cover image Black-Eyed Susan

Black-Eyed Susan

Jennifer Armstrong. Alfred A. Knopf Books for Young Readers, $15 (120pp) ISBN 978-0-517-70107-2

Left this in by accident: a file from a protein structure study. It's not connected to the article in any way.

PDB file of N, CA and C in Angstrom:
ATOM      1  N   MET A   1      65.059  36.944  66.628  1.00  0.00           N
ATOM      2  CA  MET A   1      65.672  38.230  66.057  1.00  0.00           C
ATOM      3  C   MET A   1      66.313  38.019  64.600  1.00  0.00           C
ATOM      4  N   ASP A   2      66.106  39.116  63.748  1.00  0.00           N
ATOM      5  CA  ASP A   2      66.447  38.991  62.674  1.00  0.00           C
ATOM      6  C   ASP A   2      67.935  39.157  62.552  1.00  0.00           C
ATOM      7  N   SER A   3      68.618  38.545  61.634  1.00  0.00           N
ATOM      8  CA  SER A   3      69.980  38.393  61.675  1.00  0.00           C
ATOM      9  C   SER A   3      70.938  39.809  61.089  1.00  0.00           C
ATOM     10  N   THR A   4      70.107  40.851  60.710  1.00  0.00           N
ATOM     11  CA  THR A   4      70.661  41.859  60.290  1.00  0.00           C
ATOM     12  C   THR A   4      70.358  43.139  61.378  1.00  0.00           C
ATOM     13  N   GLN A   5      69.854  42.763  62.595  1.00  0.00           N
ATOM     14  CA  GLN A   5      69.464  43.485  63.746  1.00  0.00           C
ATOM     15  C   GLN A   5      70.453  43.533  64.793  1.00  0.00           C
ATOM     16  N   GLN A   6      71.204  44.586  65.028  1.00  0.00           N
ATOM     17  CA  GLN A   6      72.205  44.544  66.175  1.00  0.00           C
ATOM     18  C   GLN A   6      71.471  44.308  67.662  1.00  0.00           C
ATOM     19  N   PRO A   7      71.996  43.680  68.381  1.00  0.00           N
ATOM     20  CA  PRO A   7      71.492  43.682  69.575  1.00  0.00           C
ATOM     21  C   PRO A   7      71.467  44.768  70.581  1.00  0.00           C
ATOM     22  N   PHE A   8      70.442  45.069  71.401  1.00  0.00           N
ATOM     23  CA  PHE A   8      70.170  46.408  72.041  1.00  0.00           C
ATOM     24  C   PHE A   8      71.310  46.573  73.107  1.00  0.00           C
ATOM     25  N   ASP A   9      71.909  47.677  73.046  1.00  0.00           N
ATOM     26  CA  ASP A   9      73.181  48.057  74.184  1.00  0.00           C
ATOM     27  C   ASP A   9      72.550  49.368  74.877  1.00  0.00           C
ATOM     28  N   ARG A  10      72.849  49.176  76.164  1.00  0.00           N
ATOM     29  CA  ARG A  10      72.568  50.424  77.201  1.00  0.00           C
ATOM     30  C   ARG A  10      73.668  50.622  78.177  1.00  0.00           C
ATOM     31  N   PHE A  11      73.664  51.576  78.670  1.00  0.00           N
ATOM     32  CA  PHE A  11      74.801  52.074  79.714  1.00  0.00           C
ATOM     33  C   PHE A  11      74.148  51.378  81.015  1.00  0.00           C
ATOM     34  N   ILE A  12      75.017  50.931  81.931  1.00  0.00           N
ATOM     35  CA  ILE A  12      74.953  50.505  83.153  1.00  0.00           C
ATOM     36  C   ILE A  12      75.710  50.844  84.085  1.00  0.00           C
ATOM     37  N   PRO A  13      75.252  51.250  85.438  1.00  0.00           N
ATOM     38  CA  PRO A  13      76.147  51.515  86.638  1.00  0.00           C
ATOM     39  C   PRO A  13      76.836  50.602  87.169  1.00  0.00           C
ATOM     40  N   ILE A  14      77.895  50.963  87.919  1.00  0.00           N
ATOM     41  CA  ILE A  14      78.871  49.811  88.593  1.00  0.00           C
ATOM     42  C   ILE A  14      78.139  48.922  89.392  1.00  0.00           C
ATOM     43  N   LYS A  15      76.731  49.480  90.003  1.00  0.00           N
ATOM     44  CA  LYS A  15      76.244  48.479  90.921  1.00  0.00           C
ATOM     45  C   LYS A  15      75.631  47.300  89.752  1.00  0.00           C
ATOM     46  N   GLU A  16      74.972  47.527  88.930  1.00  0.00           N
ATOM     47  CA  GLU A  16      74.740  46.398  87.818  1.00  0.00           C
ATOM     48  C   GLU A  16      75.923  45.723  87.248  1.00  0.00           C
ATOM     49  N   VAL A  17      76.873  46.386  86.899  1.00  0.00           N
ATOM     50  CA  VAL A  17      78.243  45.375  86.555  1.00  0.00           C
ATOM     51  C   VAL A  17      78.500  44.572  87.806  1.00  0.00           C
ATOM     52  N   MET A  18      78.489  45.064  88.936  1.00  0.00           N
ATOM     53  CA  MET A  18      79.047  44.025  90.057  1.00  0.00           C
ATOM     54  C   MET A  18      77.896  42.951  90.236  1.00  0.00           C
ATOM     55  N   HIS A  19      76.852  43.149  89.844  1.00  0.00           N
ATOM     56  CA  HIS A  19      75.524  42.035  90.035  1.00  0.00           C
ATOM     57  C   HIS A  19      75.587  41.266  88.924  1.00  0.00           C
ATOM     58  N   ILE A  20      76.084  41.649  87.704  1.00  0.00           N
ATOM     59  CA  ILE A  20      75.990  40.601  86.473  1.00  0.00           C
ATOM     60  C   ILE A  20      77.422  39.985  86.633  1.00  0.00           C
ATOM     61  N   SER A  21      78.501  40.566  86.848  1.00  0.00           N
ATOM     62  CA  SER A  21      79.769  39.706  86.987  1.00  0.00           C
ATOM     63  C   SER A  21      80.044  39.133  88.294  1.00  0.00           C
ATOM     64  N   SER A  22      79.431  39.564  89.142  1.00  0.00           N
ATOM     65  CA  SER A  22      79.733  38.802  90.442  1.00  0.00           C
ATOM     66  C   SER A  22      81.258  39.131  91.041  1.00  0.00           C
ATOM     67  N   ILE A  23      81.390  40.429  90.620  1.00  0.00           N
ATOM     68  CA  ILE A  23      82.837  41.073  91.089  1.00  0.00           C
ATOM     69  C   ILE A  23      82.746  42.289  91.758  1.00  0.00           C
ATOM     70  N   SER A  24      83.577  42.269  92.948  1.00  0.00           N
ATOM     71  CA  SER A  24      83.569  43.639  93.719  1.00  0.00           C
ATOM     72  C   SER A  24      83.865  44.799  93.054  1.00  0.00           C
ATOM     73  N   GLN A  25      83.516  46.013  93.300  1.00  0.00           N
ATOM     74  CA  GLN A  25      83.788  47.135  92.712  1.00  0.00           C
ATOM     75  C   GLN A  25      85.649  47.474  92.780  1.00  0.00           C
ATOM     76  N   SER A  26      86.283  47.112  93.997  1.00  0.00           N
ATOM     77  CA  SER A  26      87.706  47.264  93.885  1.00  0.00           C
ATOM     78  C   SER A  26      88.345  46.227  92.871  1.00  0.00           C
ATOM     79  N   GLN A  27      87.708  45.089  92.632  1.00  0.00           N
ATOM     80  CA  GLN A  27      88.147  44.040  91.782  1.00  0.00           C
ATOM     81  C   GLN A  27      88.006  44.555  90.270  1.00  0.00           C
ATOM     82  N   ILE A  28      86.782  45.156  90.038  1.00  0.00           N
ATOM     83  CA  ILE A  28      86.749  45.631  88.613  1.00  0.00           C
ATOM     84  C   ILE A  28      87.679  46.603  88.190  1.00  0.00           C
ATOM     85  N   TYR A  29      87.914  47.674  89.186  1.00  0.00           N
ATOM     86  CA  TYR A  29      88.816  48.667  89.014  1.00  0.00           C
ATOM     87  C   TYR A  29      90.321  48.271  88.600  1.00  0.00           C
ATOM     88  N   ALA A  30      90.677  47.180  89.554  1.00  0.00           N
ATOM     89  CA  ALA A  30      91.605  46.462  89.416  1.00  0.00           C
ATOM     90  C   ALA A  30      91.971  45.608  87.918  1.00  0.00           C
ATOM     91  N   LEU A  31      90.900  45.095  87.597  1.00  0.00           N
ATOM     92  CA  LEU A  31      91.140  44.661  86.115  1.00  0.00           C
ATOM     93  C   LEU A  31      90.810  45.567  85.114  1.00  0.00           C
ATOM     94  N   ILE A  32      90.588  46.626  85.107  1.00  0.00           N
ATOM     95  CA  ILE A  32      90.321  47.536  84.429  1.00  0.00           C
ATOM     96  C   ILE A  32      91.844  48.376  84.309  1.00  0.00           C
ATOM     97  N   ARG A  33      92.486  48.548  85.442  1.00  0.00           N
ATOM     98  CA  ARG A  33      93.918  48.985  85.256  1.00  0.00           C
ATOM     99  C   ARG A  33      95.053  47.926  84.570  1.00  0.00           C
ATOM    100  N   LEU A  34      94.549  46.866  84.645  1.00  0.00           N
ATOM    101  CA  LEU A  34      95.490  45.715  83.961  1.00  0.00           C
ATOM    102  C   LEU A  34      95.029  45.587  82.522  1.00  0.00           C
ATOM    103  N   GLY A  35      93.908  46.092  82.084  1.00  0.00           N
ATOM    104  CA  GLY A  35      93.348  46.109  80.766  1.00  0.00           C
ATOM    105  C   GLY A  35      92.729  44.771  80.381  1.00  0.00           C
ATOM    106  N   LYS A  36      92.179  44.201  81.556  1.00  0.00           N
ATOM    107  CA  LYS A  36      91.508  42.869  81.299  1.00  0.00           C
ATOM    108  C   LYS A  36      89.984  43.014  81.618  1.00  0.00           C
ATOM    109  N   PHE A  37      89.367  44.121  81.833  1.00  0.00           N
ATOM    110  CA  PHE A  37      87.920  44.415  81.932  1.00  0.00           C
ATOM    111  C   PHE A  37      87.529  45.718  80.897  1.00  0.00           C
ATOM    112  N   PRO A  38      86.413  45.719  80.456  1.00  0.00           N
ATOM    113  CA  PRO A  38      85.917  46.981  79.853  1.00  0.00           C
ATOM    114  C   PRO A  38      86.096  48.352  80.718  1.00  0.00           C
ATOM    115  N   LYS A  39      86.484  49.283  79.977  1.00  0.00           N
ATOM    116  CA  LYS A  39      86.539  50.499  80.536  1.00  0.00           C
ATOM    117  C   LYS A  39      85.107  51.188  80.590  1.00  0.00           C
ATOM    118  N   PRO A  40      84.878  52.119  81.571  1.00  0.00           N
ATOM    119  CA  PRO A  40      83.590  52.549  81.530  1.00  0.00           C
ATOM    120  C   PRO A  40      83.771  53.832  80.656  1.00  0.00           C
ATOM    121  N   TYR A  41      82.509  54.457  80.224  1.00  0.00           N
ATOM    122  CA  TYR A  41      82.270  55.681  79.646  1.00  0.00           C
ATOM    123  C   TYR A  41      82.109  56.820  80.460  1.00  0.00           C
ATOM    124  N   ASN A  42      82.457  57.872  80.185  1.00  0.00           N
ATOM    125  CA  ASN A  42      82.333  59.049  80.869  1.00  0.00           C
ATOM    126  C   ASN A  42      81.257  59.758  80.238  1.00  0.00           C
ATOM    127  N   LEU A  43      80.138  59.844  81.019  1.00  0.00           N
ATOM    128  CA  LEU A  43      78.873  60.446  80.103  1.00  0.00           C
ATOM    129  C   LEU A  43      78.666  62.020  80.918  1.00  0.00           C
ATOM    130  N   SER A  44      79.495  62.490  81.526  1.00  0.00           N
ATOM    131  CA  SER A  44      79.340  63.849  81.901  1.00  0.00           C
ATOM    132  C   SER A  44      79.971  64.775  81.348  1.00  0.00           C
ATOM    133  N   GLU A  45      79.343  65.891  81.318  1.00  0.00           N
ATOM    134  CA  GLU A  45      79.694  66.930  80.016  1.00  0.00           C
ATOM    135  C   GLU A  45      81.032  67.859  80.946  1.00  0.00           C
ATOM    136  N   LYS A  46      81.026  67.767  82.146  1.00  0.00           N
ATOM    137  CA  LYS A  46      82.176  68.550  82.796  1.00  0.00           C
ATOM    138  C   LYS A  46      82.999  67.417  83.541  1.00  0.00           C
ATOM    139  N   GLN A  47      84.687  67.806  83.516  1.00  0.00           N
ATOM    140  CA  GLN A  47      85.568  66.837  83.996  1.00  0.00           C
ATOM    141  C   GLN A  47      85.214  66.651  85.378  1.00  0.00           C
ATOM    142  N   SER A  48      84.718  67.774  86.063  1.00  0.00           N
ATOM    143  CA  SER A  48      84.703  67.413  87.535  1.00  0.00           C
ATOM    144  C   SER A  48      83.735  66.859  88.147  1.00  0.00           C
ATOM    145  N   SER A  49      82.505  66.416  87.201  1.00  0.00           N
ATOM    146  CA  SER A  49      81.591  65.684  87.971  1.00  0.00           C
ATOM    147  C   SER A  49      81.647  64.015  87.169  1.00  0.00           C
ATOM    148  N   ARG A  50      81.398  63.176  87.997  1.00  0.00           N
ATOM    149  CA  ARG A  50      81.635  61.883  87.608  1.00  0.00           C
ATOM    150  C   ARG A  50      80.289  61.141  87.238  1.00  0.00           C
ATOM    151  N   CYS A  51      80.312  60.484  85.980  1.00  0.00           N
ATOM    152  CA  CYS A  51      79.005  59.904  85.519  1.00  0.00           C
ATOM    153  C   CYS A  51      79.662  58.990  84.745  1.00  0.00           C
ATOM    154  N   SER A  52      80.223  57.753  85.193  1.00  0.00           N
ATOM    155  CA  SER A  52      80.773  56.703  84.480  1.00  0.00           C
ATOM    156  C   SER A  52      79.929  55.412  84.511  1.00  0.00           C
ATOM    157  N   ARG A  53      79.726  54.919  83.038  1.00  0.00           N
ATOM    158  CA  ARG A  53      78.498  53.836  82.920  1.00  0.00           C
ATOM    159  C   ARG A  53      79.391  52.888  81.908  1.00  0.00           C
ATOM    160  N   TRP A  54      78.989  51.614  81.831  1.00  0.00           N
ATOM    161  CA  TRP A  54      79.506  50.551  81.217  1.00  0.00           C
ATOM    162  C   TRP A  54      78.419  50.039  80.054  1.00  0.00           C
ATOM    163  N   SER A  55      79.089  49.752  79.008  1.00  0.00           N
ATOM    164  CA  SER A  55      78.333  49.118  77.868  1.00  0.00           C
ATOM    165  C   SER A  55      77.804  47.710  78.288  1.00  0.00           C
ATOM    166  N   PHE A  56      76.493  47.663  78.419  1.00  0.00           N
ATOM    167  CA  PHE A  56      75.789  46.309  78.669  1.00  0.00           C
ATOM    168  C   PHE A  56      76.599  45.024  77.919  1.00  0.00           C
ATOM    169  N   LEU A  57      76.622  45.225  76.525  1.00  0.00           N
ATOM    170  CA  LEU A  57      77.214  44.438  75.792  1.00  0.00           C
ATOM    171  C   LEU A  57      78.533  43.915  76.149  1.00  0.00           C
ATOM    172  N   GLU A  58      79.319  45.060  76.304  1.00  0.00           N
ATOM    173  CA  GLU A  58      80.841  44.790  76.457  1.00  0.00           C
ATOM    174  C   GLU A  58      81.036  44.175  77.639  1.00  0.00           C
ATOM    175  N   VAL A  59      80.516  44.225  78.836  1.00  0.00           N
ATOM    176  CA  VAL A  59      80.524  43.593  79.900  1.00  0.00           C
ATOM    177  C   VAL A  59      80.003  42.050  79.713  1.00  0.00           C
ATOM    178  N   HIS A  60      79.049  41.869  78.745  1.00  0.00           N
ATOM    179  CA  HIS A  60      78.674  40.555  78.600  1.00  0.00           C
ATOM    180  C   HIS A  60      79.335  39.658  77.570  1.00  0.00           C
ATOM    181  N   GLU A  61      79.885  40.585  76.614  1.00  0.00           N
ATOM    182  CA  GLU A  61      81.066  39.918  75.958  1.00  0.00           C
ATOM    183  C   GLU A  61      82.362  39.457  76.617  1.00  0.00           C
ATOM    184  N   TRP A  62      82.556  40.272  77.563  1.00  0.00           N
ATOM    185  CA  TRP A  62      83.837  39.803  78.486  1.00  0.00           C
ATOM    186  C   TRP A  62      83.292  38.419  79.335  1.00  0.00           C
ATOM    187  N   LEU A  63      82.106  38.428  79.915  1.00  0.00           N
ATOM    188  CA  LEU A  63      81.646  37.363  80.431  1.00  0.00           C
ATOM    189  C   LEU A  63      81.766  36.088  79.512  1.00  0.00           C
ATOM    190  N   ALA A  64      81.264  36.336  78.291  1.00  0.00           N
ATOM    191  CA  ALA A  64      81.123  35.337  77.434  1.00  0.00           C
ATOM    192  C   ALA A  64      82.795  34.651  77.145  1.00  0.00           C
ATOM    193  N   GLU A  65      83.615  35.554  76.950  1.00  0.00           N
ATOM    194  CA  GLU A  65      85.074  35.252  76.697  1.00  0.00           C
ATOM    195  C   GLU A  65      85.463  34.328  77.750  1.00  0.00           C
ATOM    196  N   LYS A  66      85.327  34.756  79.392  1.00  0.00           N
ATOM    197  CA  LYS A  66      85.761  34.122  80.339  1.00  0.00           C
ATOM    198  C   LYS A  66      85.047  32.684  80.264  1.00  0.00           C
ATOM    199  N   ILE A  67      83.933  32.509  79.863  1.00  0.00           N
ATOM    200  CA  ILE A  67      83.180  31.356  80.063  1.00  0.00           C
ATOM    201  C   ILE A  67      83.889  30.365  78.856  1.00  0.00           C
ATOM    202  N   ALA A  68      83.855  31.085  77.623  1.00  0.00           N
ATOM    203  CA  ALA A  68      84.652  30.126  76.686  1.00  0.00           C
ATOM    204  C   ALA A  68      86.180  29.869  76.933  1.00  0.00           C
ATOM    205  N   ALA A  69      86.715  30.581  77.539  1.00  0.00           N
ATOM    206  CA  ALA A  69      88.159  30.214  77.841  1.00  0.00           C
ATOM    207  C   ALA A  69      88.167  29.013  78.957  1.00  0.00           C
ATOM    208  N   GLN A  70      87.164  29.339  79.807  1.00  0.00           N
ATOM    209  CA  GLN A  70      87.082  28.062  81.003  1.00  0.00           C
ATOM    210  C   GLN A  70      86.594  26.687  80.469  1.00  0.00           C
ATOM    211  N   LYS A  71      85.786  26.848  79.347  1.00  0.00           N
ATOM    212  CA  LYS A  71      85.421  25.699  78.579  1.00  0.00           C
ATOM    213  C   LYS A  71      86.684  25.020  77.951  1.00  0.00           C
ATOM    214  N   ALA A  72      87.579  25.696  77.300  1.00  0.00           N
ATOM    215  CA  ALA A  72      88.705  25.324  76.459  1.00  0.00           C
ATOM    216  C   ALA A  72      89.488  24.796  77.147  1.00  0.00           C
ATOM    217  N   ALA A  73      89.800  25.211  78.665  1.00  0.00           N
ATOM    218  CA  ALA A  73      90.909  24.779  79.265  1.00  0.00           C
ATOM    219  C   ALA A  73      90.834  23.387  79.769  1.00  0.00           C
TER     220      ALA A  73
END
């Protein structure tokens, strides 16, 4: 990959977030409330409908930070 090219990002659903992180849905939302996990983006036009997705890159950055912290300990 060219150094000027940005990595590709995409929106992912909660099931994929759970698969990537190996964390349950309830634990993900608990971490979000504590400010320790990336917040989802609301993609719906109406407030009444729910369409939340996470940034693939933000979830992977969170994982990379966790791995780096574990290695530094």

Ten-year-old Susie revels in the natural beauty of the vast prairie surrounding her family's sodhouse in the Dakota Territory, but her mother-depressed and homesick for her native Ohio-refuses to go outdoors. In Armstrong's (King Crow; Steal Away) characteristically lyrical language, Susie ponders her mother's ""lonesomeness"": ""Perhaps it had been growing like a seed, and was blooming at last with a pale flower and a sad perfume. All I knew was that Ma never laughed anymore, hardly spoke, seldom smiled."" On a trip to town with her father, Susie futilely combs the mercantile for ""something cheerful"" for her mother. Ma brightens up a bit that evening, when a warm, merry family of Montana-bound homesteaders from Iceland spends the night, giving a canary as a gift. And in the dramatic concluding scene, Susie convinces the woman to come out on the roof of their home to greet the rising sun. With her prairie setting and poetic narrative, Armstrong steps into Patricia MacLachlan territory, but her footing is less sure. While the novel is illuminating in its view of a pioneer family, its many descriptive passages and reminiscences leave the work short on action and too slow-moving for most readers in the targeted age group. Ages 9-14. (Aug.)